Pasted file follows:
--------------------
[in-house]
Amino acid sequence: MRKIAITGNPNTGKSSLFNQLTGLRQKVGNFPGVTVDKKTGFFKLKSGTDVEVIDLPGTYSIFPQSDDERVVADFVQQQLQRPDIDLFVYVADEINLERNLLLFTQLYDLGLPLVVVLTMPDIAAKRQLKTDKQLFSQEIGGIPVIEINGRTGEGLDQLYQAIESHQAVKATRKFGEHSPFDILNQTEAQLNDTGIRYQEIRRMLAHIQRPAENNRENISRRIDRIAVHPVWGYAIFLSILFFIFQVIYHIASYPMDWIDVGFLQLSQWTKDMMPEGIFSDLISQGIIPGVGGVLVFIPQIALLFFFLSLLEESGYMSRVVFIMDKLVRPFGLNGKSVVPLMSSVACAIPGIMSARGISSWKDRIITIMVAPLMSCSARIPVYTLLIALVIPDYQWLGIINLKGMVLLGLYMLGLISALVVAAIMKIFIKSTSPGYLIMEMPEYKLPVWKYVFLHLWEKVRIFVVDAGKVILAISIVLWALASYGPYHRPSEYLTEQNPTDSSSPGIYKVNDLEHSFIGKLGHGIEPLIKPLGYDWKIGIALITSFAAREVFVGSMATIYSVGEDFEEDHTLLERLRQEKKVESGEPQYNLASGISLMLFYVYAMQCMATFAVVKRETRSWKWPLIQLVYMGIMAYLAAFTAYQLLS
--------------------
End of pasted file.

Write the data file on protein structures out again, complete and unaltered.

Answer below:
[in-house]
Amino acid sequence: MRKIAITGNPNTGKSSLFNQLTGLRQKVGNFPGVTVDKKTGFFKLKSGTDVEVIDLPGTYSIFPQSDDERVVADFVQQQLQRPDIDLFVYVADEINLERNLLLFTQLYDLGLPLVVVLTMPDIAAKRQLKTDKQLFSQEIGGIPVIEINGRTGEGLDQLYQAIESHQAVKATRKFGEHSPFDILNQTEAQLNDTGIRYQEIRRMLAHIQRPAENNRENISRRIDRIAVHPVWGYAIFLSILFFIFQVIYHIASYPMDWIDVGFLQLSQWTKDMMPEGIFSDLISQGIIPGVGGVLVFIPQIALLFFFLSLLEESGYMSRVVFIMDKLVRPFGLNGKSVVPLMSSVACAIPGIMSARGISSWKDRIITIMVAPLMSCSARIPVYTLLIALVIPDYQWLGIINLKGMVLLGLYMLGLISALVVAAIMKIFIKSTSPGYLIMEMPEYKLPVWKYVFLHLWEKVRIFVVDAGKVILAISIVLWALASYGPYHRPSEYLTEQNPTDSSSPGIYKVNDLEHSFIGKLGHGIEPLIKPLGYDWKIGIALITSFAAREVFVGSMATIYSVGEDFEEDHTLLERLRQEKKVESGEPQYNLASGISLMLFYVYAMQCMATFAVVKRETRSWKWPLIQLVYMGIMAYLAAFTAYQLLS